Seeing as Listening

The Musicality of the Eye is always at play.

By Cecil Touchon

“Seeing in an attentive, conscious way is actually kind of difficult like listening in an attentive, conscious way. We hear everything but are rarely actually listening with attention.”

One thing I think about is, that between artists thinking about musicality in a visual way and composers thinking about music in a graphical way but with the intention of their graphics being performed as sound works, there seems to me a certain inhibition on the part of the graphical composer because he/she is thinking of the graphical score as an intermediary between his own thoughts and the interpretations of the performers for its realization or performance.

As an visual artist, there is not that concern exactly but there is the conflict between representing music in a literal way and being musical or you might say, following compositional ideals heard in musical compositions. Not to make literal representations but to think of the movement of the eye. To understand that the focal point acquires an image through thousands of focal moments and hence is reading the painting that is unfolding in the mind across time.

We don’t usually think of visual art having a time element as in music. But it really does. Since our peripheral vision is out of focus yet picks up color and general form we think we are seeing a work of art in an instant and yes, in a way we are but we don’t actually see it in a focused way until we actually move our focal point across every inch. Most of the time we just skip over most of an image because we are pretty sure what is between the gaps from one spot to another. But this is lazy viewing kind of like how we listen to elevator music, without attention or focus.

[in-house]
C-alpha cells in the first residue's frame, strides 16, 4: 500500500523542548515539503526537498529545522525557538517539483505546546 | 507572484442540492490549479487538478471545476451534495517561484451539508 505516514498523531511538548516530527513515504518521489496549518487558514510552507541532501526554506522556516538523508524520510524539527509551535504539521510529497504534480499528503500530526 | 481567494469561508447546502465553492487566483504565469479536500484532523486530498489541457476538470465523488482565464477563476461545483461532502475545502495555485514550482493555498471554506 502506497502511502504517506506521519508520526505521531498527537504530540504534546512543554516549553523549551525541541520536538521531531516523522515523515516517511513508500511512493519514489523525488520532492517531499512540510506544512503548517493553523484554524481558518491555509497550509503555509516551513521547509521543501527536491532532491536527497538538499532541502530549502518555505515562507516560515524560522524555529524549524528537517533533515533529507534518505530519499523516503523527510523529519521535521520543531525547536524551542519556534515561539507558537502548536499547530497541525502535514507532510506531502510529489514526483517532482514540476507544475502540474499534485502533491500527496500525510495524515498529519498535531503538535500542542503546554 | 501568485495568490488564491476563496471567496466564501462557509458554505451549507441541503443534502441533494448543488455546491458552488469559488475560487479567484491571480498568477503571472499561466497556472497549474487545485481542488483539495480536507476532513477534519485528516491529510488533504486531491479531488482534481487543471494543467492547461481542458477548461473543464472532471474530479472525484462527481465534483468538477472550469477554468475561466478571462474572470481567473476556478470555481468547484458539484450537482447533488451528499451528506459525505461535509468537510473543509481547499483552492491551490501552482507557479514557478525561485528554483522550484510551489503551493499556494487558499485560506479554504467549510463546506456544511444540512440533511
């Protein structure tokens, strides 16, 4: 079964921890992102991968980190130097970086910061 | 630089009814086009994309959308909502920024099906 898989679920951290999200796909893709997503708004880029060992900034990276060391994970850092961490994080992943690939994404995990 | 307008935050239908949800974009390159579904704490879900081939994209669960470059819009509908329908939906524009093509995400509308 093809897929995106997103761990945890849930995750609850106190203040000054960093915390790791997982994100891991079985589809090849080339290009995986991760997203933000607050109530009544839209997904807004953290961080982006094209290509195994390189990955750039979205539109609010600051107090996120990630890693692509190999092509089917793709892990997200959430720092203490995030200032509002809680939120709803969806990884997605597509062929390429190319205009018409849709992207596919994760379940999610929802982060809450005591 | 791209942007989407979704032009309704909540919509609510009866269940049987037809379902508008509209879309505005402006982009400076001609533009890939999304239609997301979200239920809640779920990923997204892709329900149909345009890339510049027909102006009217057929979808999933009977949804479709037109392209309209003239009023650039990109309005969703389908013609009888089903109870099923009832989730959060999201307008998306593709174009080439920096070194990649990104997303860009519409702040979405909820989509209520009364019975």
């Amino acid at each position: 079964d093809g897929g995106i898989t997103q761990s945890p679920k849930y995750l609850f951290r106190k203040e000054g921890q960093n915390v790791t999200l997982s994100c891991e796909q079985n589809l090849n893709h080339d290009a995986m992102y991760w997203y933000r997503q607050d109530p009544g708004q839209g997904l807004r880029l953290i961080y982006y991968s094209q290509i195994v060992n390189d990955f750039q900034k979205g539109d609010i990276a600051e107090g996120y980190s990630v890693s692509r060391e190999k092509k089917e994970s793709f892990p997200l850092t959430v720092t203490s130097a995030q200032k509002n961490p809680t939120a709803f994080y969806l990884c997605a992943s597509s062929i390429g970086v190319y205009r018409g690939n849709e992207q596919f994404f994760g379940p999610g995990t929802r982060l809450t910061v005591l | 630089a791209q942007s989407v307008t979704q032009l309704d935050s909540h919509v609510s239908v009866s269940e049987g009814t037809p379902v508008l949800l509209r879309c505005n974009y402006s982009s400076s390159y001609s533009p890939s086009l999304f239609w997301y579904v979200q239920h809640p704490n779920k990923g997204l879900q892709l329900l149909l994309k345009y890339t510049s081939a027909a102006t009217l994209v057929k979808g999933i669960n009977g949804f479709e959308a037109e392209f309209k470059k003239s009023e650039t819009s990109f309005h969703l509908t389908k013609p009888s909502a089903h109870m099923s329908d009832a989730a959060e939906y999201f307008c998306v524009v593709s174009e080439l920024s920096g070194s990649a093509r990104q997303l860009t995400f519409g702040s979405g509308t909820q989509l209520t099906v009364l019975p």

So in my experiments with visual musicality it is all about studying how the eye gathers an image together and to try to short circuit the assumptions of having seen the work long before you actually have looked at it with adequate attention. But even I, looking at my own work, often suffer from the same laziness of skipping through the image. Seeing in an attentive, conscious way is actually kind of difficult like listening in an attentive, conscious way. We hear everything but are rarely actually listening with attention.

The gouaches on paper below fromĀ 1982 are, in essence graphic scores. They are composed inĀ  three or four lines of multi-colored linear progressions suggesting multiple instruments.

I really do not know how musicians might play them or how they would sound. However these works are intended to be seen in a musical way and were made with a sense of improvisation and gestural movement.

These are early experiments, that developed out of the idea of what we now call asemic writing or abstract gestural mark making, slowly shifted from the idea of abstract language to abstract musicality thinking of the marks as visual sounds.

My work over the years has shifted back and forth between the two ideas of asemic writing and visual musicality. In the final analysis perhaps a lot of my work in these areas has been about seeing as reading. The musically based works seem to me to be the most effective in long lines tht encourage the idea of reading from left to right as we do with language.

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